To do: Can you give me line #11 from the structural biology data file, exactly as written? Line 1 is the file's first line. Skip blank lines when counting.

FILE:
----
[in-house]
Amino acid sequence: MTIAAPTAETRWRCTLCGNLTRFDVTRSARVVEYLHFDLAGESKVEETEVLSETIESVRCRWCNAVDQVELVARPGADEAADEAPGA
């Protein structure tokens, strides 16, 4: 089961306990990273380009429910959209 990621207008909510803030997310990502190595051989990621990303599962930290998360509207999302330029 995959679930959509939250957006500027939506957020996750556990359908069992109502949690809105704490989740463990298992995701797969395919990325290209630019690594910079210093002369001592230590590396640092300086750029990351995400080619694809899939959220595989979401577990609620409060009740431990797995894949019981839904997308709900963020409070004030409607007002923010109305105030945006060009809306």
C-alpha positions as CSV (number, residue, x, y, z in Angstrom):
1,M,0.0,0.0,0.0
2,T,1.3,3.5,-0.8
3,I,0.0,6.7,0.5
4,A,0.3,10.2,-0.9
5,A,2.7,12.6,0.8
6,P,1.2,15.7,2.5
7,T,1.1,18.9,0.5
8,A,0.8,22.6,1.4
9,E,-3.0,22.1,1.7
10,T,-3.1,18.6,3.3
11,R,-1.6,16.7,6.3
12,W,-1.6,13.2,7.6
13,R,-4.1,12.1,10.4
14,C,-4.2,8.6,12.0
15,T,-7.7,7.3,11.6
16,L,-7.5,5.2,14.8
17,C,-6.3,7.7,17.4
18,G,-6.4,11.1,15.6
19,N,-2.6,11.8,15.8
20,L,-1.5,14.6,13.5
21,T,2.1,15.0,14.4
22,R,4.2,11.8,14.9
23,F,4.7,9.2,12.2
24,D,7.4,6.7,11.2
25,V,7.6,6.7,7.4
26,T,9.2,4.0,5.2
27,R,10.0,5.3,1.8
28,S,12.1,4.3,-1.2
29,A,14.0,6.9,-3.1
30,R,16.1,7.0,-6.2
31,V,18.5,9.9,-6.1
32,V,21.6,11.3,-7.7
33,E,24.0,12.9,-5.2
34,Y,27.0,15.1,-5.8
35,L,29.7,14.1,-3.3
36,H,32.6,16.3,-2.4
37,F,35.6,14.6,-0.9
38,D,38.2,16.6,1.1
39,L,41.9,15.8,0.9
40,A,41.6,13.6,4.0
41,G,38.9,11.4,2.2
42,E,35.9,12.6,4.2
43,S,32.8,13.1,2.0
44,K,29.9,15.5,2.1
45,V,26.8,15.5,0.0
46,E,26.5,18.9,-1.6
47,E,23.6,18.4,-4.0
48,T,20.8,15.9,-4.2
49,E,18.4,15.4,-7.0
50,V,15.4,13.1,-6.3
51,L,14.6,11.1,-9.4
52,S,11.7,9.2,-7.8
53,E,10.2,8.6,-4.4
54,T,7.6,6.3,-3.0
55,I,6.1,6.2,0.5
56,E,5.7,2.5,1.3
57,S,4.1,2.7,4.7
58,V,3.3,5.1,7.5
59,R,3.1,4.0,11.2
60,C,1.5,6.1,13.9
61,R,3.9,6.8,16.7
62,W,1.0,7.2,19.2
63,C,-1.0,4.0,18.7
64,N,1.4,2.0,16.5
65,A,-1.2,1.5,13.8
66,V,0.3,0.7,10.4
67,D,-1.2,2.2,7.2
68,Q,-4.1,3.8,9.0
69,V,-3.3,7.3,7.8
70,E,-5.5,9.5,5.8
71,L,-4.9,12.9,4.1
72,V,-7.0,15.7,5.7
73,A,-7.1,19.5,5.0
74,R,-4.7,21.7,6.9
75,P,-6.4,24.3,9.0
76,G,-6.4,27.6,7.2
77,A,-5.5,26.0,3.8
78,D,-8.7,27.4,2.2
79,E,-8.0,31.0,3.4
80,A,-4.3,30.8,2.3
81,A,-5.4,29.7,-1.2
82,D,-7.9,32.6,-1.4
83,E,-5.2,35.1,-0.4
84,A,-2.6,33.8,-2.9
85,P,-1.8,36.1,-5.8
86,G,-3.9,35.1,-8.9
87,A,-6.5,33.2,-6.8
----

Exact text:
7,T,1.1,18.9,0.5